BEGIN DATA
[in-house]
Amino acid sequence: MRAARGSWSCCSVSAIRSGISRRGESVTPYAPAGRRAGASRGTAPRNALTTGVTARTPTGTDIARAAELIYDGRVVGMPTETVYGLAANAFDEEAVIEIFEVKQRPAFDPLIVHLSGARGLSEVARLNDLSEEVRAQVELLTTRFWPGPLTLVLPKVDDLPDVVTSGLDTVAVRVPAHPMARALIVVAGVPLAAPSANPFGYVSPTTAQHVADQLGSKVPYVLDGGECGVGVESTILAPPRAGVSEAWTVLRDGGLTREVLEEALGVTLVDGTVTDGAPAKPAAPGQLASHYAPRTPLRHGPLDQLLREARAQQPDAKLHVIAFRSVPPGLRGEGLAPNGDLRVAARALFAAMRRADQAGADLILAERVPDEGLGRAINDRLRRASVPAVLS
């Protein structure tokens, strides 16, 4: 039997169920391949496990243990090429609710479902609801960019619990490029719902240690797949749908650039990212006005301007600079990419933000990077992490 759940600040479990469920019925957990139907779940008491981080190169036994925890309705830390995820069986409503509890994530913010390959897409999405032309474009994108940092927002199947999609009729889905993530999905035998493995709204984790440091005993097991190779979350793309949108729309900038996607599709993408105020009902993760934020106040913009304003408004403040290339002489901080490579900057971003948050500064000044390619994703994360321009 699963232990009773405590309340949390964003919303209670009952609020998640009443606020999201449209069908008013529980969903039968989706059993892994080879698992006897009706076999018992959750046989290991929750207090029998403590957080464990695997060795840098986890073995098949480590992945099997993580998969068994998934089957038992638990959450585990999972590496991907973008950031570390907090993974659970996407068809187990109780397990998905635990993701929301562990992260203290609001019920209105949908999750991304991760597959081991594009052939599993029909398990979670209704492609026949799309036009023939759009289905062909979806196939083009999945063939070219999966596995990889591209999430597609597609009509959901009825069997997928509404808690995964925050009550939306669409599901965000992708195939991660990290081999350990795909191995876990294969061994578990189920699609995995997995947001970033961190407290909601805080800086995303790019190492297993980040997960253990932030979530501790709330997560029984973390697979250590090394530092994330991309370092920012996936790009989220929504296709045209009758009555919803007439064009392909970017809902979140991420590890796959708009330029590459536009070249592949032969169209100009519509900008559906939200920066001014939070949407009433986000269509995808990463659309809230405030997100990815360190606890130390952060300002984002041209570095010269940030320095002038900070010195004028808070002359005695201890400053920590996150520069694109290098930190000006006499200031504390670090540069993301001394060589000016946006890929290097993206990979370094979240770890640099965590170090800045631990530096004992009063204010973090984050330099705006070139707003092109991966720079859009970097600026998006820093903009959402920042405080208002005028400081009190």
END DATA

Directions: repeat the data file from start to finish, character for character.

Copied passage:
[in-house]
Amino acid sequence: MRAARGSWSCCSVSAIRSGISRRGESVTPYAPAGRRAGASRGTAPRNALTTGVTARTPTGTDIARAAELIYDGRVVGMPTETVYGLAANAFDEEAVIEIFEVKQRPAFDPLIVHLSGARGLSEVARLNDLSEEVRAQVELLTTRFWPGPLTLVLPKVDDLPDVVTSGLDTVAVRVPAHPMARALIVVAGVPLAAPSANPFGYVSPTTAQHVADQLGSKVPYVLDGGECGVGVESTILAPPRAGVSEAWTVLRDGGLTREVLEEALGVTLVDGTVTDGAPAKPAAPGQLASHYAPRTPLRHGPLDQLLREARAQQPDAKLHVIAFRSVPPGLRGEGLAPNGDLRVAARALFAAMRRADQAGADLILAERVPDEGLGRAINDRLRRASVPAVLS
């Protein structure tokens, strides 16, 4: 039997169920391949496990243990090429609710479902609801960019619990490029719902240690797949749908650039990212006005301007600079990419933000990077992490 759940600040479990469920019925957990139907779940008491981080190169036994925890309705830390995820069986409503509890994530913010390959897409999405032309474009994108940092927002199947999609009729889905993530999905035998493995709204984790440091005993097991190779979350793309949108729309900038996607599709993408105020009902993760934020106040913009304003408004403040290339002489901080490579900057971003948050500064000044390619994703994360321009 699963232990009773405590309340949390964003919303209670009952609020998640009443606020999201449209069908008013529980969903039968989706059993892994080879698992006897009706076999018992959750046989290991929750207090029998403590957080464990695997060795840098986890073995098949480590992945099997993580998969068994998934089957038992638990959450585990999972590496991907973008950031570390907090993974659970996407068809187990109780397990998905635990993701929301562990992260203290609001019920209105949908999750991304991760597959081991594009052939599993029909398990979670209704492609026949799309036009023939759009289905062909979806196939083009999945063939070219999966596995990889591209999430597609597609009509959901009825069997997928509404808690995964925050009550939306669409599901965000992708195939991660990290081999350990795909191995876990294969061994578990189920699609995995997995947001970033961190407290909601805080800086995303790019190492297993980040997960253990932030979530501790709330997560029984973390697979250590090394530092994330991309370092920012996936790009989220929504296709045209009758009555919803007439064009392909970017809902979140991420590890796959708009330029590459536009070249592949032969169209100009519509900008559906939200920066001014939070949407009433986000269509995808990463659309809230405030997100990815360190606890130390952060300002984002041209570095010269940030320095002038900070010195004028808070002359005695201890400053920590996150520069694109290098930190000006006499200031504390670090540069993301001394060589000016946006890929290097993206990979370094979240770890640099965590170090800045631990530096004992009063204010973090984050330099705006070139707003092109991966720079859009970097600026998006820093903009959402920042405080208002005028400081009190």